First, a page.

As people across the world mark another World Book Day on Thursday, leading authors in India feel the country has adopted the reading habit as never before during the ongoing nationwide lockdown being observed as a step to contain the spread of COVID-19.
Author and Kathak maestro Shovana Narayan, who has written books like “Illuminating Indian Classical Dances Through Yoga“ and “Indian Theatre and Dance Traditions” says that the lockdown has brought smiles to the faces of many book lovers.
“There are many book lovers who welcomed the lockdown as it gave them more opportunity to finish reading their unread books. But for others who have not been traditional book lovers (besides what they have to read to pass exams including entrance exams), one does find that a few have taken to reading books during the lockdown and have begun to realise what a good friend a book can be", Narayan told Sputnik.
She also feels that as the percentage of literacy in India has grown, so has the habit of reading books.
“Since most people are still uncomfortable with reading English books, one finds them reading books written in their language (of comfort). Surprisingly, as the number of literate masses are growing and the reading trends in smaller towns, the larger cities especially in the Hindi belt, have shown a gradual decline in the number of bookshops that sell Hindi books", she added.
Karan Verma - author, public speaker, entrepreneur, and national best belling author of 2 novels “Jack & Master” and recently released “DHRUV”, says readers who were well-stocked with books are having a ball during the lockdown period.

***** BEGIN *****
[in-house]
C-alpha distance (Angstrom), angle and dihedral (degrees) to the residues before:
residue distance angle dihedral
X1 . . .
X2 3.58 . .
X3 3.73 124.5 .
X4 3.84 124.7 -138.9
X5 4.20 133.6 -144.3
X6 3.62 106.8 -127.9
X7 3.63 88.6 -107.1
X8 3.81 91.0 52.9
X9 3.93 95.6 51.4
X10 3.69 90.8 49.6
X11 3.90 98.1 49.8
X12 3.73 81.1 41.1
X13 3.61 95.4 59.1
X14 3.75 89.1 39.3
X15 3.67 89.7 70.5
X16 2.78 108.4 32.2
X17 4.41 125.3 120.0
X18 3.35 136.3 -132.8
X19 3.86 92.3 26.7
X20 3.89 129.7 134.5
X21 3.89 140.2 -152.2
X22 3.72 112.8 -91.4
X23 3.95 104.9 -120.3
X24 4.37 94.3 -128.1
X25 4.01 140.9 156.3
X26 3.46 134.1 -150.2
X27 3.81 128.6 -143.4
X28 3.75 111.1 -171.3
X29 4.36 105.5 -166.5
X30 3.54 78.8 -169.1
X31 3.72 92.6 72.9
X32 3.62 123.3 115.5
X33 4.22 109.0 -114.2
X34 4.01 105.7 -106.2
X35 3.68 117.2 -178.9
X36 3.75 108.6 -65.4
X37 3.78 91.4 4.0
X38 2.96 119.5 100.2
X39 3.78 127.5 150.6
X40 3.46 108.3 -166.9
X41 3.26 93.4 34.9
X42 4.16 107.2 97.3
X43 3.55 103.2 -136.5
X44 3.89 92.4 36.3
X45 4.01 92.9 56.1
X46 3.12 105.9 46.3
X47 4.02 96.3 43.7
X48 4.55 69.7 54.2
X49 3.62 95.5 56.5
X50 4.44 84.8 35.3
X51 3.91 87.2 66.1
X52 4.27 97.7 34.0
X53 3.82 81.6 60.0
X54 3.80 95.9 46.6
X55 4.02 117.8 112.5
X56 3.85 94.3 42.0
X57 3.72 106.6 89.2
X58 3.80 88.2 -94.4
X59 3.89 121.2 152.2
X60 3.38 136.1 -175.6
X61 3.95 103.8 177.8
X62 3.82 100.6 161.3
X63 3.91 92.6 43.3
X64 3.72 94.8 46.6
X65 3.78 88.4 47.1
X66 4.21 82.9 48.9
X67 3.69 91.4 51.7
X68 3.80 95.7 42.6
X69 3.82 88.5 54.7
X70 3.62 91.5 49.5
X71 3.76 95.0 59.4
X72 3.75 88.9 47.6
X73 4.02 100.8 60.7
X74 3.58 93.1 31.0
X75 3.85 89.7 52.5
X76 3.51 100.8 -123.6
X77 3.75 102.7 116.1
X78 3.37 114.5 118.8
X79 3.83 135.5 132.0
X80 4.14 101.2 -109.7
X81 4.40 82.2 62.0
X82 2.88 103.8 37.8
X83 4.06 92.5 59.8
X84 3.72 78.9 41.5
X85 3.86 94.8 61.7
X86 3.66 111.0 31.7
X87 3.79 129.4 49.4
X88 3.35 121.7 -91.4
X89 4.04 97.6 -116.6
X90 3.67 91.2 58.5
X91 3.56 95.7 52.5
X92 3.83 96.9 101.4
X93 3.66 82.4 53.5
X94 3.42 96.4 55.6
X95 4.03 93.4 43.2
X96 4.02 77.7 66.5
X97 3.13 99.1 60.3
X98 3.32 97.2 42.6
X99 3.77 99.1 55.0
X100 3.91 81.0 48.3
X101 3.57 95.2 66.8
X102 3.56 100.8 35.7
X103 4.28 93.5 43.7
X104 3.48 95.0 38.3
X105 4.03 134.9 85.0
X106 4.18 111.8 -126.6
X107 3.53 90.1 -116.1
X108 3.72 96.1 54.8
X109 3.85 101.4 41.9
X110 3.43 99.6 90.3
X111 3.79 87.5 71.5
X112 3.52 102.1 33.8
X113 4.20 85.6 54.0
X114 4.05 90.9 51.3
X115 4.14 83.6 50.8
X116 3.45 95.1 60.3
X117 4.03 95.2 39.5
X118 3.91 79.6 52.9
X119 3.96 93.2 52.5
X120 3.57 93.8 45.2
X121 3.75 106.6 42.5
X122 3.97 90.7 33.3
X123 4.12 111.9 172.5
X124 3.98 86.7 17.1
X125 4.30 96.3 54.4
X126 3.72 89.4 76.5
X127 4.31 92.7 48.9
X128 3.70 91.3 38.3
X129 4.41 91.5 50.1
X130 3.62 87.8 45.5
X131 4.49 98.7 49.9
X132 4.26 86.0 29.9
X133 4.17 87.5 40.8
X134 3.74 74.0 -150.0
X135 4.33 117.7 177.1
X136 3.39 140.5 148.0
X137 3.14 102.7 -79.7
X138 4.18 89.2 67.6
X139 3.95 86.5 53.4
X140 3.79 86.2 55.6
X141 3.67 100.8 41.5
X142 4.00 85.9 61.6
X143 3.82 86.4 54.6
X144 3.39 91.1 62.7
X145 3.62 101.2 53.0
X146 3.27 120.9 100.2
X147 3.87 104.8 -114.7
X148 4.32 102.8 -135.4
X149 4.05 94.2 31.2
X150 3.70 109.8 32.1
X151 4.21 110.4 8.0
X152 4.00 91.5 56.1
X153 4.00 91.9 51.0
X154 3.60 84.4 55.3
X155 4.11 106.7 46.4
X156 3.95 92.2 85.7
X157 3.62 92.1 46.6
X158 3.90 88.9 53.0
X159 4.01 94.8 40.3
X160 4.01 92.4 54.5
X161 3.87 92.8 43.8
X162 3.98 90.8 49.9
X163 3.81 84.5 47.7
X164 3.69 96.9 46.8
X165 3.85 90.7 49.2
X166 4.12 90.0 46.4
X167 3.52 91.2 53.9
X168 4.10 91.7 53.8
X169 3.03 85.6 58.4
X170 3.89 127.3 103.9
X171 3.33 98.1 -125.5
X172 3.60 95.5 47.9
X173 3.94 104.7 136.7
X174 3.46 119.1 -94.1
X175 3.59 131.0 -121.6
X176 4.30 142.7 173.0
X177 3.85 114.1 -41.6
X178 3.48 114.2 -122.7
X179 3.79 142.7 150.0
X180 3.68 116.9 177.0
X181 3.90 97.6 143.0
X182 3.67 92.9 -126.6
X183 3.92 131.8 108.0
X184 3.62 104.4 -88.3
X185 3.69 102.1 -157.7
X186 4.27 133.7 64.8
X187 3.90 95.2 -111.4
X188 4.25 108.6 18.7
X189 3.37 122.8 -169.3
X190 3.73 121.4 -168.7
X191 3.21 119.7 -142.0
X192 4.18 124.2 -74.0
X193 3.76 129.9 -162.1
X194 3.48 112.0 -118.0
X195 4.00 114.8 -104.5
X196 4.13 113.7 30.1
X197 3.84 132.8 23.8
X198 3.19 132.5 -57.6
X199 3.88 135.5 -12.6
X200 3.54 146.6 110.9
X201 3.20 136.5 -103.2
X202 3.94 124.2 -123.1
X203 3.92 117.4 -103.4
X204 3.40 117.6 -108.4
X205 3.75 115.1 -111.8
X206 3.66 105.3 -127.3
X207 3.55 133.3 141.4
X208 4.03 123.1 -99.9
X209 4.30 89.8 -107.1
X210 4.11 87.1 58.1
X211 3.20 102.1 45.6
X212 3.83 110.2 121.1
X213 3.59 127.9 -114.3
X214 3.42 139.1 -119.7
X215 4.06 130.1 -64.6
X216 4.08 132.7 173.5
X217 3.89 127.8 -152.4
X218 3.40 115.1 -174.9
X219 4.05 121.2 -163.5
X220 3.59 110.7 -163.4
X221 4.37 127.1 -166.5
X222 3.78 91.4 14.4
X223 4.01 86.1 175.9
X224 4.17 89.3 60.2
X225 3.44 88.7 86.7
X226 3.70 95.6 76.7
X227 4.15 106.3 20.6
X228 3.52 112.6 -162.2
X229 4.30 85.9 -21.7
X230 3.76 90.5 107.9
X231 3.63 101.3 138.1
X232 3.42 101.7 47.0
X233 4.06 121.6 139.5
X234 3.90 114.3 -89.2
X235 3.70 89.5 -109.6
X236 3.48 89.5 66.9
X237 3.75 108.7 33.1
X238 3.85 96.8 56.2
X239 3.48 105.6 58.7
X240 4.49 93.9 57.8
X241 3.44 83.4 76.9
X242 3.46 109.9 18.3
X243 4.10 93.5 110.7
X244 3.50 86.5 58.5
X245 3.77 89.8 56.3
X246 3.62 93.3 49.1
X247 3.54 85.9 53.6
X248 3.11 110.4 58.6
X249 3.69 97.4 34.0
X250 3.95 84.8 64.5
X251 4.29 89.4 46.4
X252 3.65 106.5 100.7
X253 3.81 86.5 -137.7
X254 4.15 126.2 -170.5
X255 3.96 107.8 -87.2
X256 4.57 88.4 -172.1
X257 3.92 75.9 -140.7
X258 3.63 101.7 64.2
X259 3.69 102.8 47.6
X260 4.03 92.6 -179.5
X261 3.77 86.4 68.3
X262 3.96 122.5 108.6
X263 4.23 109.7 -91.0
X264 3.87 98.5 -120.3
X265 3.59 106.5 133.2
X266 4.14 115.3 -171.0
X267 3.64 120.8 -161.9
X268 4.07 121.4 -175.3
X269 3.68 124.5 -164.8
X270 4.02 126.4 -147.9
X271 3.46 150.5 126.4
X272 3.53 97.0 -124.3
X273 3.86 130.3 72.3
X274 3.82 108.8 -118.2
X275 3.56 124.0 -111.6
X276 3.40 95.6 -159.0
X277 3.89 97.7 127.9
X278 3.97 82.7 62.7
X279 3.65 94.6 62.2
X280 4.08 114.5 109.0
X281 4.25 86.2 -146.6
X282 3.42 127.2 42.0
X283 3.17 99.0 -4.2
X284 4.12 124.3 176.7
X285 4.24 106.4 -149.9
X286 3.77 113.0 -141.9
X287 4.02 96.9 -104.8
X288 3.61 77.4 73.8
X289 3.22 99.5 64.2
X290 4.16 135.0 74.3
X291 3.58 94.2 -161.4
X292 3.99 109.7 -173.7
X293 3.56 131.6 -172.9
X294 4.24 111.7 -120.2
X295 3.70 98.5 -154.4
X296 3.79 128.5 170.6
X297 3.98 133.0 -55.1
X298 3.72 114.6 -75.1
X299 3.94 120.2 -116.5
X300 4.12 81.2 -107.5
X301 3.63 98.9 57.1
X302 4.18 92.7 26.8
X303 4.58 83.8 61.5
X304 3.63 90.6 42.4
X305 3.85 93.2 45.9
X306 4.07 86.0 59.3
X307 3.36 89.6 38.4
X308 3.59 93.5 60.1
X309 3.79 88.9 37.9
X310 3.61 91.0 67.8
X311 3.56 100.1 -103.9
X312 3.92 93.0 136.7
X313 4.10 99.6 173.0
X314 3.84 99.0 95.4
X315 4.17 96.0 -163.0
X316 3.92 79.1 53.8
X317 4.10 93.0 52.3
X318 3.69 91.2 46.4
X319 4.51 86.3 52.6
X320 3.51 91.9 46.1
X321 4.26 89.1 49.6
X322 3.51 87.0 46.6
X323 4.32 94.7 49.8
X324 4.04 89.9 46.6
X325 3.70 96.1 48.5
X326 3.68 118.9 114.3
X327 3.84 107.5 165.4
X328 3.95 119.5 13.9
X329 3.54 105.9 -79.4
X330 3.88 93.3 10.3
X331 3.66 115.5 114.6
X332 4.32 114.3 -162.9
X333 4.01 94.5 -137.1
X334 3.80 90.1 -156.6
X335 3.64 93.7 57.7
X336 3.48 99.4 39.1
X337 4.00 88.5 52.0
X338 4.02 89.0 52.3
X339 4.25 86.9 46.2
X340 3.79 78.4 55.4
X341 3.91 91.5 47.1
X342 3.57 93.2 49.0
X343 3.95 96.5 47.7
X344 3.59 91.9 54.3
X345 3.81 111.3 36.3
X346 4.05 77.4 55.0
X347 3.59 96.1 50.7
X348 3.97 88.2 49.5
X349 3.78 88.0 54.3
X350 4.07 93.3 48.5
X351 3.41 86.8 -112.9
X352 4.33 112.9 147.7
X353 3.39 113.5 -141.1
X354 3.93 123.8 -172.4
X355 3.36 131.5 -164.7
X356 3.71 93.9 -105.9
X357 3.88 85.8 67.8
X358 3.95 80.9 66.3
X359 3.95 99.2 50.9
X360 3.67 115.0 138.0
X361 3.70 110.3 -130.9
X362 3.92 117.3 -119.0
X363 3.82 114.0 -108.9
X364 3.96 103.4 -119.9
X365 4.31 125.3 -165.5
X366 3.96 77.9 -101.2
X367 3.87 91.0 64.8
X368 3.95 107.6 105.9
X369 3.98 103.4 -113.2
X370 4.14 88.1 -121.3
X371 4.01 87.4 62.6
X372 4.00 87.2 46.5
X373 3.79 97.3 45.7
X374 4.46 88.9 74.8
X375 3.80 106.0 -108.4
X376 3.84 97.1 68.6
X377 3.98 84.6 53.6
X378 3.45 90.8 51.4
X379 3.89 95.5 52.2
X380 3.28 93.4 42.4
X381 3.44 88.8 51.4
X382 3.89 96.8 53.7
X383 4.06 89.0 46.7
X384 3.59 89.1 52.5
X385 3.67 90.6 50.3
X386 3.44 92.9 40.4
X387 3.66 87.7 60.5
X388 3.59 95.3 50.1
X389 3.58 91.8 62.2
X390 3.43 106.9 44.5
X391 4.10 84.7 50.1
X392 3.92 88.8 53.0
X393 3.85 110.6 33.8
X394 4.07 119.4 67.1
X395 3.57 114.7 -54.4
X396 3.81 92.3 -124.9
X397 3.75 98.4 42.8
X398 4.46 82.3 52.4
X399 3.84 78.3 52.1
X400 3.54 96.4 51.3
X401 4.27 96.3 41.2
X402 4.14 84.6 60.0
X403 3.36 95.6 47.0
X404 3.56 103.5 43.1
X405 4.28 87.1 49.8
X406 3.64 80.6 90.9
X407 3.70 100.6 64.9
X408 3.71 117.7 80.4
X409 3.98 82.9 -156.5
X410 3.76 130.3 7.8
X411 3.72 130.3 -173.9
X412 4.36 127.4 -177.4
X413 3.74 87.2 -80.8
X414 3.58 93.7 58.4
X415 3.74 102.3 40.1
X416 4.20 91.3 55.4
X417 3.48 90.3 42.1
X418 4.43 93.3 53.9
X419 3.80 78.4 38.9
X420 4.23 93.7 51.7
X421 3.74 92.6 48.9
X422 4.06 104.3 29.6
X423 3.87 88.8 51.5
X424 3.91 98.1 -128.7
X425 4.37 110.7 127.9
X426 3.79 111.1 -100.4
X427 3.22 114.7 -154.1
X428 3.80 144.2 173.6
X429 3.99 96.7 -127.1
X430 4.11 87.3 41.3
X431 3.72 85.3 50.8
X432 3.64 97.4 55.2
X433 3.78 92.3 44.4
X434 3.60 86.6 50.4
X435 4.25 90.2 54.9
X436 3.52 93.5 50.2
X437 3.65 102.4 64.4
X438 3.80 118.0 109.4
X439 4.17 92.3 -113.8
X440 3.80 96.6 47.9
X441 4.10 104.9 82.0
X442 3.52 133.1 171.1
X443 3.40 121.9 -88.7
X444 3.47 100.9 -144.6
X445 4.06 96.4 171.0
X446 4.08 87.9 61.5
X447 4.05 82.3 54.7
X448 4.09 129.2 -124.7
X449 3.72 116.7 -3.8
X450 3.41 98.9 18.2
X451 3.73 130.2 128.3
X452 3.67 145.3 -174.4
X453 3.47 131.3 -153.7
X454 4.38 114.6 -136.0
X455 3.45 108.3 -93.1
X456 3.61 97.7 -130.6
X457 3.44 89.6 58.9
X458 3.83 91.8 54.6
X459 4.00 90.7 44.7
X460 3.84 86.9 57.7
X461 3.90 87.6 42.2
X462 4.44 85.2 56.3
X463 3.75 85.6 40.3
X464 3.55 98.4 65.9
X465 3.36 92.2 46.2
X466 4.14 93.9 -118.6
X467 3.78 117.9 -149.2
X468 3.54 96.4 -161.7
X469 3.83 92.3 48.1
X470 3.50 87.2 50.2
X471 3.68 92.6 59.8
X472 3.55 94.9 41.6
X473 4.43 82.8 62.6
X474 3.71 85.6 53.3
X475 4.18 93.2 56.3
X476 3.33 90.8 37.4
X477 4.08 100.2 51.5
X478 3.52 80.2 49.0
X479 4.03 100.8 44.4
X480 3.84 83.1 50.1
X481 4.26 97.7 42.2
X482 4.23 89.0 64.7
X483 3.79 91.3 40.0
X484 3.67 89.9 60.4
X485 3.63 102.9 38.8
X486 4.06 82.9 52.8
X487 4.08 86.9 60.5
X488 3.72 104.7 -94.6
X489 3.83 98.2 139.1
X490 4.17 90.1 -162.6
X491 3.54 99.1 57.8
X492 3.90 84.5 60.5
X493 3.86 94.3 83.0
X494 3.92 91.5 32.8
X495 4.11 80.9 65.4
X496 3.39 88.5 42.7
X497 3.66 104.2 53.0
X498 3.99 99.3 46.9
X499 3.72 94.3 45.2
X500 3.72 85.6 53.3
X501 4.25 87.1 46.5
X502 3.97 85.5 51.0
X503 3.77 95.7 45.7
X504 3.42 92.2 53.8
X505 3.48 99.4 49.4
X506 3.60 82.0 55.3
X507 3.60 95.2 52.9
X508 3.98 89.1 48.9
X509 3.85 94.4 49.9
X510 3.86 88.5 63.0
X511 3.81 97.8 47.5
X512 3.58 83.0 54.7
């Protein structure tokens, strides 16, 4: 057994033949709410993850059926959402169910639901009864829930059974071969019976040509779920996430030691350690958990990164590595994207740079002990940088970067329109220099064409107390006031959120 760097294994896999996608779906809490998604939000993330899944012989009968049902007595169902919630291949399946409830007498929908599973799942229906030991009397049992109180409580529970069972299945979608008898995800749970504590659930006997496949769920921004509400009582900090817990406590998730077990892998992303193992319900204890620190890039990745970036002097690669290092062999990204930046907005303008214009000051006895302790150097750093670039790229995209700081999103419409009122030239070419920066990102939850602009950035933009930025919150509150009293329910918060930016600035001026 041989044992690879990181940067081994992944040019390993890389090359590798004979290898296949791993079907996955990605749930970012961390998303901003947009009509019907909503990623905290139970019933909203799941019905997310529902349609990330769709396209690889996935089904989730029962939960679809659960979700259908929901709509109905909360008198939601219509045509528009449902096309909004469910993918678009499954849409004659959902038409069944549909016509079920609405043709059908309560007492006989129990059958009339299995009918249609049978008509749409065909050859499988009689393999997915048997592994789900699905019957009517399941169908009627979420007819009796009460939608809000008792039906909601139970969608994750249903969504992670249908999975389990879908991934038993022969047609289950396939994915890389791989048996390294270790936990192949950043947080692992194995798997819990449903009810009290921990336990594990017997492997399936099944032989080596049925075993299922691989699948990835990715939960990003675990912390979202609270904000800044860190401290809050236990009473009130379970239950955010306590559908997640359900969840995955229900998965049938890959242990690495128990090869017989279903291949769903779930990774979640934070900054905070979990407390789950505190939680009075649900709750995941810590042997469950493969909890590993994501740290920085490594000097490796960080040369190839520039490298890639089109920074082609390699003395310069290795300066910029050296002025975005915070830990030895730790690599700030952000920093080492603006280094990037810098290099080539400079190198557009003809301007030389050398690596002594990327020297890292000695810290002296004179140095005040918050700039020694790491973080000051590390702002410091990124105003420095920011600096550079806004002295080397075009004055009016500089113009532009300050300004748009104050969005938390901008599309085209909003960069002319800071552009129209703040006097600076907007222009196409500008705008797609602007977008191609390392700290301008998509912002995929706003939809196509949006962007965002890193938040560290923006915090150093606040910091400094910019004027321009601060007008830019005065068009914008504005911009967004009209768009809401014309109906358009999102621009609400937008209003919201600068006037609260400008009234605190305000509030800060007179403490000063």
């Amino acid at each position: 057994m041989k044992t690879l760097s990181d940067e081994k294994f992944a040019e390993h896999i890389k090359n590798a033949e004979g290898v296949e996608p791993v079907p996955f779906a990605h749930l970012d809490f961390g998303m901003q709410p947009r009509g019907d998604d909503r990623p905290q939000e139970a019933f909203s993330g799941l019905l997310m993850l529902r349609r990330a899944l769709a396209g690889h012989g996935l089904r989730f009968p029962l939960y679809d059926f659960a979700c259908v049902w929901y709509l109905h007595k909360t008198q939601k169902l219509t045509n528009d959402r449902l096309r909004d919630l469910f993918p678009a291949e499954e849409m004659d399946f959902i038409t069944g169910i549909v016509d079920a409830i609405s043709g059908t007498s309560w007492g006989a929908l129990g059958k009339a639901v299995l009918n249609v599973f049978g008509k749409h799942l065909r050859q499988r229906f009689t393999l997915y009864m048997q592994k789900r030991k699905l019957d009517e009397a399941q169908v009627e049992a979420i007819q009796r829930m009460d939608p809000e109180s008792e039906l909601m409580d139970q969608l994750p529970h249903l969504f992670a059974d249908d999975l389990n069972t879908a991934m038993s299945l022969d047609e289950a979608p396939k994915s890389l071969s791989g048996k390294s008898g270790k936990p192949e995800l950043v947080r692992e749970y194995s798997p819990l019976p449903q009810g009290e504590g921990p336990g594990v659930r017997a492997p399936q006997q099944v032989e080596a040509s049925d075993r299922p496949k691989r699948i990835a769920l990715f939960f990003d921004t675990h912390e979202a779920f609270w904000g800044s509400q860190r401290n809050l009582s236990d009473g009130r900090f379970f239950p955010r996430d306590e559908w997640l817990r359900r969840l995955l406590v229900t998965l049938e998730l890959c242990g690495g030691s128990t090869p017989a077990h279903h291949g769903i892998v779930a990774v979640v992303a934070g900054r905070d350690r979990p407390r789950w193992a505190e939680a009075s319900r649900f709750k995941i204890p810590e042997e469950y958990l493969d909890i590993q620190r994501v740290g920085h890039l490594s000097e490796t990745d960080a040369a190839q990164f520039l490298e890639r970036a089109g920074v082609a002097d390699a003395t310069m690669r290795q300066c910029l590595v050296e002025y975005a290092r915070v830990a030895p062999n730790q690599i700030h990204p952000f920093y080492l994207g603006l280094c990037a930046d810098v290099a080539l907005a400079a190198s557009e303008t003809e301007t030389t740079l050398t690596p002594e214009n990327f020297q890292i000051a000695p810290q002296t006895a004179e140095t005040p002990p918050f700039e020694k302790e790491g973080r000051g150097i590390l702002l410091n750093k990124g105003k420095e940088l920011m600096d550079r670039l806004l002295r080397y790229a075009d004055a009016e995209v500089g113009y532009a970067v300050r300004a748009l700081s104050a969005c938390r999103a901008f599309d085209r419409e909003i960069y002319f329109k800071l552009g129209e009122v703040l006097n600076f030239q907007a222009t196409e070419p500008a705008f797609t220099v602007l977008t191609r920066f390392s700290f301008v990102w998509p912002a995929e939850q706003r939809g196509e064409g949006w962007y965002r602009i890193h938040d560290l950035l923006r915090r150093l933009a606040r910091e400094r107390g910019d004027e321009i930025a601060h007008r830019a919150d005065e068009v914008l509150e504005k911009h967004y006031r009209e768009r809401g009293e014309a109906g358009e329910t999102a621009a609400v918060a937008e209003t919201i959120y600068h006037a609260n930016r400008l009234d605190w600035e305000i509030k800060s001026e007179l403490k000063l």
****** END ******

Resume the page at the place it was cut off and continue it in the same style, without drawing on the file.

“Instagram is flooded with stories and posts of books being read. As an author, I can confirm that my recently released novel DHRUV has been widely read by readers during this period. A lot of non-regular readers also reconnected with their old habit of reading and it was actually heartening to see many of them go back to the world of books", Verma told Sputnik.
“There is something magical about the world of books. Unlike movies or television, the world of books is a figment of the readers' imagination. Readers today are a heterogenous lot. Today, a book on culinary skills, a sci-fi thriller, a travel diary, and a politician's memoir can all set the cash registers ringing if marketed well. The good old 'word of mouth' is getting replaced by marketing buzz. With an abundant supply of content and growing impatience, we're also seeing people switching from one book to another even before completing the former", he added.
Giving an example of how reading books has now become an addiction for her, author Tripti Pandey, who has penned works like “India’s Elephants - A Cultural Legacy” and “Where Silence Sings - Music and Dance of Rajasthan”, says, “I am almost at the end of a big fat book - A Hindi masterpiece after a decade or so! Putting it by my side on the bed I read a few pages every day, savoring the lingering taste in my mind".
Talking about Bollywood, there are many movies that have come from books, for instance, Hindi film “Omkara” was inspired by the Shakespeare novel “Othello”, “Maqbool” was the screen adaptations of “Macbeth” or “Aisha” from “Emma”.
So, are Indians still fascinated with seeing movie adaptations of books rather than reading them?
“There is a significant group of our countrymen who prefer watching films rather than reading books. Most of the time is spent in watching Netflix irrespective of whether it has been adapted from a book or not. It is only a minority who will know that the particular film is an adaptation of a book. Also, if one is told to read the book, the invariable response is that why read the book, when one can see it on a large screen - the film", said Narayan.
So, on this World Book Day why not start a new habit or perhaps refresh the idea of having some space for books in your little world.